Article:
Driving the Zamboni home
On the Ice
- Nov 8, 2017
That was a really interesting read! I love their honesty...so human.
I wanted my friend to read this, but she doesn't speak French. So I made a translation. I suppose there is an 'official' translation somewhere, but I've got no courage to go and search. Maybe it's useful for other people also, so here it is.https://ici.radio-canada.ca/sports/...ngchang-tessa-virtue-scott-moir-medaille-robe
Published today, a story by Gabriella and Guillaume on Radio Canada (in French) about the Pyeongchang Olympics.
Strong and emotional. What difficult moments for them, and what strength to face and surpass them.
Cizeron-Papadakis - When the dress spoiled it all
The Olympics. The gold medal within reach. Then, at the worst moment, the collar of a dress breaks open before the eyes of the whole world. “To really understand the tsunami that came down upon us, let us tell you how it all started.”
A text by Gabriella Papadakis and Guillaume Cizeron, four times world champions and silver medallists ice dance at the Olympic Games of Pyeongchang, for Podium.
GABRIELLA PAPADAKIS: The music starts. I begin to move. I'm so nervous that I can't think about anything. I'm on the ice in Pyeongchang, at my first Olympics, accompanied by my partner and brother in arms, Guillaume Cizeron. I let my body guide me on the rhythm of the Ed Sheeran song Shape of You.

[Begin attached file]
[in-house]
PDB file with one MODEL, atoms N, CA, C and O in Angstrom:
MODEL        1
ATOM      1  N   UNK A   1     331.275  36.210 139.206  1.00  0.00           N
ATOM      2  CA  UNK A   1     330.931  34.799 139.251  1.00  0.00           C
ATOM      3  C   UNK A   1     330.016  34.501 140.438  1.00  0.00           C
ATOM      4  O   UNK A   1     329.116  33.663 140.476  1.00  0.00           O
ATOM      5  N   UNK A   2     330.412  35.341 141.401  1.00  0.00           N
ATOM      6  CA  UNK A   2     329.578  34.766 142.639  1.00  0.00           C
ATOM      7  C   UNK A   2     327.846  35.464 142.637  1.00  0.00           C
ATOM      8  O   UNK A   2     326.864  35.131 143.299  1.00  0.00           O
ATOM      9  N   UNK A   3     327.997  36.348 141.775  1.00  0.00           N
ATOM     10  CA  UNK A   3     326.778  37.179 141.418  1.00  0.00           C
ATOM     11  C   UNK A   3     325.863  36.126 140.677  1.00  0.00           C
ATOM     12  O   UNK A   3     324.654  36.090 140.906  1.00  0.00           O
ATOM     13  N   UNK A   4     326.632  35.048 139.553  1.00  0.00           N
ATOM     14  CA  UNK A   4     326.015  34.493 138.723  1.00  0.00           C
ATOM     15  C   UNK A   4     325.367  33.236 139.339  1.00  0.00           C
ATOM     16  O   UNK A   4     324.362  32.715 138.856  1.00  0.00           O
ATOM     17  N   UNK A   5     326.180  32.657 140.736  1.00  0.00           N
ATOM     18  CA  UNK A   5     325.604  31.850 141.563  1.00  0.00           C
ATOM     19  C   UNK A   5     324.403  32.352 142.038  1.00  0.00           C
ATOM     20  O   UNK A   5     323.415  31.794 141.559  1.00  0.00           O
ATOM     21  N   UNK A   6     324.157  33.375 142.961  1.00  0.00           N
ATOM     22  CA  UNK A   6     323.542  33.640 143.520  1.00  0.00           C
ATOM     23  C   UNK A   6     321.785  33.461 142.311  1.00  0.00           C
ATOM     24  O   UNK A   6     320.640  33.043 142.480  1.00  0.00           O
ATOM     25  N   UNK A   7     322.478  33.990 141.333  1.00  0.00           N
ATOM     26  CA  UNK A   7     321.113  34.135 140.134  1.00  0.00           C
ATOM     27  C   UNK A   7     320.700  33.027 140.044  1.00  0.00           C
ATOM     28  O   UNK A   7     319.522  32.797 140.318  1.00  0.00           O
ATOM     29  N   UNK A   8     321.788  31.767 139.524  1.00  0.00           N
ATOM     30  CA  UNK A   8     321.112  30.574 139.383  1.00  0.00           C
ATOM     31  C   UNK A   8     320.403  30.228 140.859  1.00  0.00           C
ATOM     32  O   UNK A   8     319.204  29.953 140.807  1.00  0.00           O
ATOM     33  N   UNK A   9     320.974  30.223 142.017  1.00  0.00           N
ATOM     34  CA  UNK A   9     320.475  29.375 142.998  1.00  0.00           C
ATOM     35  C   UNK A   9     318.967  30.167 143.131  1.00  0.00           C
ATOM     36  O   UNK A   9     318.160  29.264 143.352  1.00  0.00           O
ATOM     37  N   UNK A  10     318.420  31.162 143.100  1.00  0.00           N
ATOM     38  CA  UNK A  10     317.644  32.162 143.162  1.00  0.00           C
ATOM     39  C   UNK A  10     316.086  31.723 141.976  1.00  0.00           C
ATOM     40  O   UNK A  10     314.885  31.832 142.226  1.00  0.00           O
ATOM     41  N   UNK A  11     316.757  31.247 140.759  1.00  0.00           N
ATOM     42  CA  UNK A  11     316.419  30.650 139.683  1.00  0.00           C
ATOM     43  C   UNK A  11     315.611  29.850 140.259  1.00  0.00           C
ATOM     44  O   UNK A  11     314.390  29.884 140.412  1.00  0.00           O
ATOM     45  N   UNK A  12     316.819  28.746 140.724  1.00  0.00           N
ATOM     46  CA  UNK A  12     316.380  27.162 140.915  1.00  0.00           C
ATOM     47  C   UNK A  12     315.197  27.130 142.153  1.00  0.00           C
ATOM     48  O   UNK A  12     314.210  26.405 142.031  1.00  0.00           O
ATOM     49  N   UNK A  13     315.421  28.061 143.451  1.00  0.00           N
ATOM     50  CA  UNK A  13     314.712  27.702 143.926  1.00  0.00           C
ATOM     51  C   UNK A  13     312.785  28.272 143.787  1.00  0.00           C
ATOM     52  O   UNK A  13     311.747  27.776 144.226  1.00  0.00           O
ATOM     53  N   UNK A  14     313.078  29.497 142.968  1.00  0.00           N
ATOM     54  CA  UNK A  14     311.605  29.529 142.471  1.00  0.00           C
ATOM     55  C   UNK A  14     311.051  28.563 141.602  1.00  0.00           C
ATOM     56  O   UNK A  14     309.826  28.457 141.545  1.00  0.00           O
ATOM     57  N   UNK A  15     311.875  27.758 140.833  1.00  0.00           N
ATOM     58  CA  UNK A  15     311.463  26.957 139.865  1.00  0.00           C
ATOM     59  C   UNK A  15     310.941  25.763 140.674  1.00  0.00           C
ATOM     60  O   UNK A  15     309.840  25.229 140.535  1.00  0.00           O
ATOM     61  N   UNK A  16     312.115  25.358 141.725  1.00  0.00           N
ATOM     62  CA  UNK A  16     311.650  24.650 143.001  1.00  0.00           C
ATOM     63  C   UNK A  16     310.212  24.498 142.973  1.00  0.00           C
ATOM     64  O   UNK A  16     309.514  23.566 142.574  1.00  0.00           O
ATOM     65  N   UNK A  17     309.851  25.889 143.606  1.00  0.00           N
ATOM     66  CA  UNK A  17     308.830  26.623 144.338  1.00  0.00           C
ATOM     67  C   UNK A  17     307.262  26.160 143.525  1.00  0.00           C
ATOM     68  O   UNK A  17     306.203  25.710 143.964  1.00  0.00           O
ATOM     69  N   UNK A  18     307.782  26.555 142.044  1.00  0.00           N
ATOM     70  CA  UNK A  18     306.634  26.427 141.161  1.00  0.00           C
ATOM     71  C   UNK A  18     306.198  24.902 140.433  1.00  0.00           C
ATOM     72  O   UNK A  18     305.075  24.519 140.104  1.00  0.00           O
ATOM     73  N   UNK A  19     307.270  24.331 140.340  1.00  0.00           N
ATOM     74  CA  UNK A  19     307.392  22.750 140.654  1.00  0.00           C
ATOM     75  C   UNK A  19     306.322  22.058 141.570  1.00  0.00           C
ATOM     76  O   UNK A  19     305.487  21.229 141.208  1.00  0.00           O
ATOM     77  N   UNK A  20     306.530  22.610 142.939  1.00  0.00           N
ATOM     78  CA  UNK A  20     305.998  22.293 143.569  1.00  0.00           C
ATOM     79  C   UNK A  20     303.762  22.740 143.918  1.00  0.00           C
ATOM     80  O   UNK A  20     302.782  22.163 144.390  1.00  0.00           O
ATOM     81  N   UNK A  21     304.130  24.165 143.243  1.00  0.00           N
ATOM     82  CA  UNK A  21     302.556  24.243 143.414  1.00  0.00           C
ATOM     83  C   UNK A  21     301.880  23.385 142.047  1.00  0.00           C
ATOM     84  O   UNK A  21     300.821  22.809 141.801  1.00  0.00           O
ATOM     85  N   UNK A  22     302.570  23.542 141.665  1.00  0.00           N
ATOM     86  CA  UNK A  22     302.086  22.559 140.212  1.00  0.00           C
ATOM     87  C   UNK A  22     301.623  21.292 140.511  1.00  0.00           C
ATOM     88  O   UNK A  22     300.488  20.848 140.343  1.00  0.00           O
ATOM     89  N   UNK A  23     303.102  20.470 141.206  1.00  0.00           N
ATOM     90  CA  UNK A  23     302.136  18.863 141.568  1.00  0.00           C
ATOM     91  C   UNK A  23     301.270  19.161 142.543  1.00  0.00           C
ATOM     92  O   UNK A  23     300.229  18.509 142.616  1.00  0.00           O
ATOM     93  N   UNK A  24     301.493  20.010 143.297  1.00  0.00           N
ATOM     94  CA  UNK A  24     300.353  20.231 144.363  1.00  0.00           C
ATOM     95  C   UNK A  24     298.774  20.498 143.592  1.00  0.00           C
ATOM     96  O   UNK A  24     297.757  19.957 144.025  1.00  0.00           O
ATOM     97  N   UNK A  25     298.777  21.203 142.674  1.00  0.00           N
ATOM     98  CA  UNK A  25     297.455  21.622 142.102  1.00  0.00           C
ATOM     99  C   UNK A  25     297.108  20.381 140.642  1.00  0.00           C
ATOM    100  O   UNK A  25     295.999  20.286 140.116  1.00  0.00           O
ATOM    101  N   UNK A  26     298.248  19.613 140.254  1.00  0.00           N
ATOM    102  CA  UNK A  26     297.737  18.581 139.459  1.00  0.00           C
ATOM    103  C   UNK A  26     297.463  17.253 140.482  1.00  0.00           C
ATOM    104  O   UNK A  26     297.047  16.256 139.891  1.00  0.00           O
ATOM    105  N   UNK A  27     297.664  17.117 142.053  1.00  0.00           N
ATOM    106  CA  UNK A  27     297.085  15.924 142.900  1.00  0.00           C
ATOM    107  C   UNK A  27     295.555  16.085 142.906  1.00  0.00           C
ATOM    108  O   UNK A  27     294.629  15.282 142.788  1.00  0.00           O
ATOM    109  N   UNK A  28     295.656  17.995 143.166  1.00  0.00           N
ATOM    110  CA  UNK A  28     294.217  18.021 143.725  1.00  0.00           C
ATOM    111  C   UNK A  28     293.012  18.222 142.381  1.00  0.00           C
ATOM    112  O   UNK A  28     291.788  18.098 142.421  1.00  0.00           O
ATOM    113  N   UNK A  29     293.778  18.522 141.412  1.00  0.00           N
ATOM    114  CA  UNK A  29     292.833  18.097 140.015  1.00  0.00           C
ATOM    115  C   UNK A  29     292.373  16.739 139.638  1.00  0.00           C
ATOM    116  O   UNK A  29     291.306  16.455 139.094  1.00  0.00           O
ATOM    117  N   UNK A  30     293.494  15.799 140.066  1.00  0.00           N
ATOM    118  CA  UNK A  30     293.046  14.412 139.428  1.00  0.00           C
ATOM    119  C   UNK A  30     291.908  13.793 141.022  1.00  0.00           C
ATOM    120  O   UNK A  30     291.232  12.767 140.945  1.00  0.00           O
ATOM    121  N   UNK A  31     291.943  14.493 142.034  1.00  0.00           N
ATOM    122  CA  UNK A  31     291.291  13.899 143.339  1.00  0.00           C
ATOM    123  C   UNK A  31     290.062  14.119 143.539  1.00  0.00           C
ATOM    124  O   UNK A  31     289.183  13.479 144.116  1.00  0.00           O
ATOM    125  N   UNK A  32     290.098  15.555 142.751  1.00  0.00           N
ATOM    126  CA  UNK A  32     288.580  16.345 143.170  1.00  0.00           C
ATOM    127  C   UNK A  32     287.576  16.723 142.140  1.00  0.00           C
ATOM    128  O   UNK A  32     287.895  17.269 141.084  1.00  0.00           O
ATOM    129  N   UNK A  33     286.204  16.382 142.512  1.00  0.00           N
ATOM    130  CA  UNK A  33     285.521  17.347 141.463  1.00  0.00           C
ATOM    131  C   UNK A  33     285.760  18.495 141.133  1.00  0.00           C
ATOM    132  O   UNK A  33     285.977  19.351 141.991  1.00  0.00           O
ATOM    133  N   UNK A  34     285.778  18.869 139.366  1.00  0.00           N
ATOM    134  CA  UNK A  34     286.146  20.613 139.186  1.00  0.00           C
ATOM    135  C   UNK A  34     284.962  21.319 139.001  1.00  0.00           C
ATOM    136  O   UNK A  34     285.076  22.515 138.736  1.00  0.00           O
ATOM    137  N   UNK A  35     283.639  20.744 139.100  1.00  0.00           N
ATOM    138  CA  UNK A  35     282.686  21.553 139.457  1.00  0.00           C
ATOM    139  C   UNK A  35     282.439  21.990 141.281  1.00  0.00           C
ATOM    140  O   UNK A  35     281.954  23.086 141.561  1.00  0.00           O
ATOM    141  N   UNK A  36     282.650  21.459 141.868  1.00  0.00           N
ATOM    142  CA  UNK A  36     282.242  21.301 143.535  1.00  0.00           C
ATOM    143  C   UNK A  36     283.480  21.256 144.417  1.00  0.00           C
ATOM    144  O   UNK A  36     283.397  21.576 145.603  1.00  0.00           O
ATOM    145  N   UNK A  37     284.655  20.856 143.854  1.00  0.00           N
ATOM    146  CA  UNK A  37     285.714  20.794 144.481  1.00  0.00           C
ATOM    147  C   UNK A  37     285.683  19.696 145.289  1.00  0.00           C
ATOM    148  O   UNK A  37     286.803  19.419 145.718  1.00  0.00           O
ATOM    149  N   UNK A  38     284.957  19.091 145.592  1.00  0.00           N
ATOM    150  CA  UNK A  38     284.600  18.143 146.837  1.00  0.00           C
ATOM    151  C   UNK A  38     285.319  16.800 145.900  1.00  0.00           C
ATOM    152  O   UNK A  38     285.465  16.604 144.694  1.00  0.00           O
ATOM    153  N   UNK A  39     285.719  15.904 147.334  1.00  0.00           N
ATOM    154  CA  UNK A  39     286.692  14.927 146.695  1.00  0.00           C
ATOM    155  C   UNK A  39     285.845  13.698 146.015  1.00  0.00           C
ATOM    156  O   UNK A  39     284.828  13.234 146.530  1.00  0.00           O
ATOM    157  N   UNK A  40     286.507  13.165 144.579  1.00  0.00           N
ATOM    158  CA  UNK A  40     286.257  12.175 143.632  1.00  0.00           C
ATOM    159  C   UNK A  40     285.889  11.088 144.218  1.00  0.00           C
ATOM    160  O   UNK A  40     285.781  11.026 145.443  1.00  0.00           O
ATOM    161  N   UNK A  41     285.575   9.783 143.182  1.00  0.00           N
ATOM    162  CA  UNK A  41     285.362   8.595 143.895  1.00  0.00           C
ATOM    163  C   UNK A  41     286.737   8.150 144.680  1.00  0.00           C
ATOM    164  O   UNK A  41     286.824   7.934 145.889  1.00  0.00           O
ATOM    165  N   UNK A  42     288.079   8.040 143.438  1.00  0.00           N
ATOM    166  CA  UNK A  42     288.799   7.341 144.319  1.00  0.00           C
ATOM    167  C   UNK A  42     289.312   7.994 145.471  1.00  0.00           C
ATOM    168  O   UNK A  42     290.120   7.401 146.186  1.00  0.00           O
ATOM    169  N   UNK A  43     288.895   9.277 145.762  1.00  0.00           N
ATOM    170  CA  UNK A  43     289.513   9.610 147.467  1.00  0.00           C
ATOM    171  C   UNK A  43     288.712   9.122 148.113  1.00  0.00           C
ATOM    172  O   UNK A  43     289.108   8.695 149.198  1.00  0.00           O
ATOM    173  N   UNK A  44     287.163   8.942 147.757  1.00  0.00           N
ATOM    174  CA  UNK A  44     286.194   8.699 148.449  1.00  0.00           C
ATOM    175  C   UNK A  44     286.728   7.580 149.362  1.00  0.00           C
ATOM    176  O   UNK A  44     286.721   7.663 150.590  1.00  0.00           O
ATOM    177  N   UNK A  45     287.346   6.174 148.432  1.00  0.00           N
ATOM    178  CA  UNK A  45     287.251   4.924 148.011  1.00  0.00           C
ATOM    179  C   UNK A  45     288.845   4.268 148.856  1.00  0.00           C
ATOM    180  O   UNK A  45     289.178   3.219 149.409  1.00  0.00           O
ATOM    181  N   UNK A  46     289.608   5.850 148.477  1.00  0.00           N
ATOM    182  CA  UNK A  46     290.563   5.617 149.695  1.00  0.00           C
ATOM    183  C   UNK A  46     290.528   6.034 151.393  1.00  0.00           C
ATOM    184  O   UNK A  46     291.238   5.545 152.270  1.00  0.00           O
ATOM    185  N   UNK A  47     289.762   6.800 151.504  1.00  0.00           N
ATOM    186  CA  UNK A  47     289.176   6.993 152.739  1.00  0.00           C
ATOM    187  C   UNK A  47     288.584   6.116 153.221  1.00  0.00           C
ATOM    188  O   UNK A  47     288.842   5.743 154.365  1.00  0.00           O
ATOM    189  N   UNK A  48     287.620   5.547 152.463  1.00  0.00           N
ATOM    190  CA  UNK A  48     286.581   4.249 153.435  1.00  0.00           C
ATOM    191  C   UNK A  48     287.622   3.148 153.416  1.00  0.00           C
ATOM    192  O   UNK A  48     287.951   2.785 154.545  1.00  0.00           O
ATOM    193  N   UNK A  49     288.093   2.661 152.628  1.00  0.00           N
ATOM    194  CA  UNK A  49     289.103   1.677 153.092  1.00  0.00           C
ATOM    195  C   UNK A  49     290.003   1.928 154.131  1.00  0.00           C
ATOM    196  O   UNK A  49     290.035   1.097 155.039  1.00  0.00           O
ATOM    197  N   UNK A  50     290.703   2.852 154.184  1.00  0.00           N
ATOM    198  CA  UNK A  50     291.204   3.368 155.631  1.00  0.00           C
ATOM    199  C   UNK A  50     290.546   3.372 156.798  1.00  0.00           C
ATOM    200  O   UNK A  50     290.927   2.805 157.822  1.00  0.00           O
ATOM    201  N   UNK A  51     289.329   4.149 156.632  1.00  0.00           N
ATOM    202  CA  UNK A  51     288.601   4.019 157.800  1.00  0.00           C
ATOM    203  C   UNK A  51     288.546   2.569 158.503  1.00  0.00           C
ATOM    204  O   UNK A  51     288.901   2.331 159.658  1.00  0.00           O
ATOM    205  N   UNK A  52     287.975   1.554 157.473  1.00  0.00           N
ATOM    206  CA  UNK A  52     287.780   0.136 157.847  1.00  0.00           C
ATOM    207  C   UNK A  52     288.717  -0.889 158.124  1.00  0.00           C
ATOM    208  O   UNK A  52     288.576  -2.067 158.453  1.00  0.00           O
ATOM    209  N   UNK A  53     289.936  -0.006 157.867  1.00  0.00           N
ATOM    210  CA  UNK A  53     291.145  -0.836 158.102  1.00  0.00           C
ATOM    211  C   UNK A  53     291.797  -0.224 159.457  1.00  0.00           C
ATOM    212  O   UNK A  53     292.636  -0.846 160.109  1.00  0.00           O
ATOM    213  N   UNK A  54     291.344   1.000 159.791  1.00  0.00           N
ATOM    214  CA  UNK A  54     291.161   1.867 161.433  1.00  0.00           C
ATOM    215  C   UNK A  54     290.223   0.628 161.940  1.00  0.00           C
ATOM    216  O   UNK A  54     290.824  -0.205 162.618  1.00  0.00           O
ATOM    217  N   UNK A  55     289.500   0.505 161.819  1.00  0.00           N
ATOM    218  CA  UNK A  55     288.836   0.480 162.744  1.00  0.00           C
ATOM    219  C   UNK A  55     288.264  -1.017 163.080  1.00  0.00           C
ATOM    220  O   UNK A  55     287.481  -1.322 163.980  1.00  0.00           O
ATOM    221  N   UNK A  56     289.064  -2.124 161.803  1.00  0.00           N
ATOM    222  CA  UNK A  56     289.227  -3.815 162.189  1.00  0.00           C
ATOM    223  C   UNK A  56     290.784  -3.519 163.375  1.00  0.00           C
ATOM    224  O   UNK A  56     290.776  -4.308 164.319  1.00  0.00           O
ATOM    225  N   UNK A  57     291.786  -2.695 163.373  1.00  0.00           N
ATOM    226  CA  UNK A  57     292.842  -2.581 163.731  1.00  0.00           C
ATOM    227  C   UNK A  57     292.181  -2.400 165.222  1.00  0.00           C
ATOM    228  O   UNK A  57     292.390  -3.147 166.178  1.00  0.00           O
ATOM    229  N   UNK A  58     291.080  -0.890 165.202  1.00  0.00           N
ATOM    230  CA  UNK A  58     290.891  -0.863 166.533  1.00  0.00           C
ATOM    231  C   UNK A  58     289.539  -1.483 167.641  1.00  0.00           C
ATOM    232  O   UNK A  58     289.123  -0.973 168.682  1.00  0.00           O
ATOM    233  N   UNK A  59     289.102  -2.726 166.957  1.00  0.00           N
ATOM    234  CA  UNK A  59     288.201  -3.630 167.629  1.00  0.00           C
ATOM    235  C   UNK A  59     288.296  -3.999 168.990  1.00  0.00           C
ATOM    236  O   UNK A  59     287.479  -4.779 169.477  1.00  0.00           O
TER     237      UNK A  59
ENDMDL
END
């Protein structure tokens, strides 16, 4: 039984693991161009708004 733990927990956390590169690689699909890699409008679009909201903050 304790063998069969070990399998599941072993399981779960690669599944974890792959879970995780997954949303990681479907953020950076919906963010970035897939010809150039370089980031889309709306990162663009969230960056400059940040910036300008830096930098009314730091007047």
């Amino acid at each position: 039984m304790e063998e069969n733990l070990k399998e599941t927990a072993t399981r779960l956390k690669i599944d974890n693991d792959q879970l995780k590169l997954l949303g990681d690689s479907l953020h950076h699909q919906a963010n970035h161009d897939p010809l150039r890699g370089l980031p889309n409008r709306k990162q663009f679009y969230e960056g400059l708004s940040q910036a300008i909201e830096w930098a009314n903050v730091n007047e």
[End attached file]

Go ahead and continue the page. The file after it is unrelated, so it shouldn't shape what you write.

Then, the unthinkable happens. My dress opens up.
GUILLAUME CIZERON: I felt it in my hand. In fact, it's my hand that opened it. Well, I think it did... I said to myself: “It's not possible that this is what's happening, and on top of it, in the short dance.”
And then you forget and you go for it. It's like a firewall that blocks all negative thoughts.
SHE: There's not one ounce of my thought that said “Maybe you could stop?” No. You have no choice but to continue.
HIM: It's only afterwards that it really struck us. We were a bit in shock. This was another misfortune, another obstacle, beyond our control, that rose up in front of our goal: Olympic gold.
To really understand the tsunami that came down upon us, let us tell you how it all started.
GABRIELLA: Summer 2014. We move to Montreal.
We didn't take long to decide to come and live in Canada. Our coach, Romain Haguenauer, had chosen to join the team of Marie-France Dubreuil and Patrice Lauzon.
GUILLAUME: We decided to follow him. In two weeks we were gone.
That was five years ago, just after the Sochi Olympics, for which we had failed to qualify for the French team.
Even though at that time Marie-France and Patch (Patrice's nickname) were not very well known as trainers, I think that the French ice sports Federation felt that we should have a look elsewhere. That we should travel and work with other trainers.
SHE: From the very first competition we had really good results. In China we won the first Grand Prix in our career.
Montreal is a city where you feel at home very quickly. And they speak French. Every day we went to the rink with the coaches that we already knew. Marie-France and Patch had already been doing our choreographies. Several skaters with whom we had trained in Lyon came here at the same time.
It creates a cocoon. We felt like in a second family. Protected and guided by our coaches.
HIM: On the ice, everything worked. We won our second Grand Prix in France, and we qualified for our first final, where we got bronze. Then, in January 2015, we were crowned World Champions for the first time! [My note:January was the month in which GG became European Champions for the first time; Worlds were held in March.]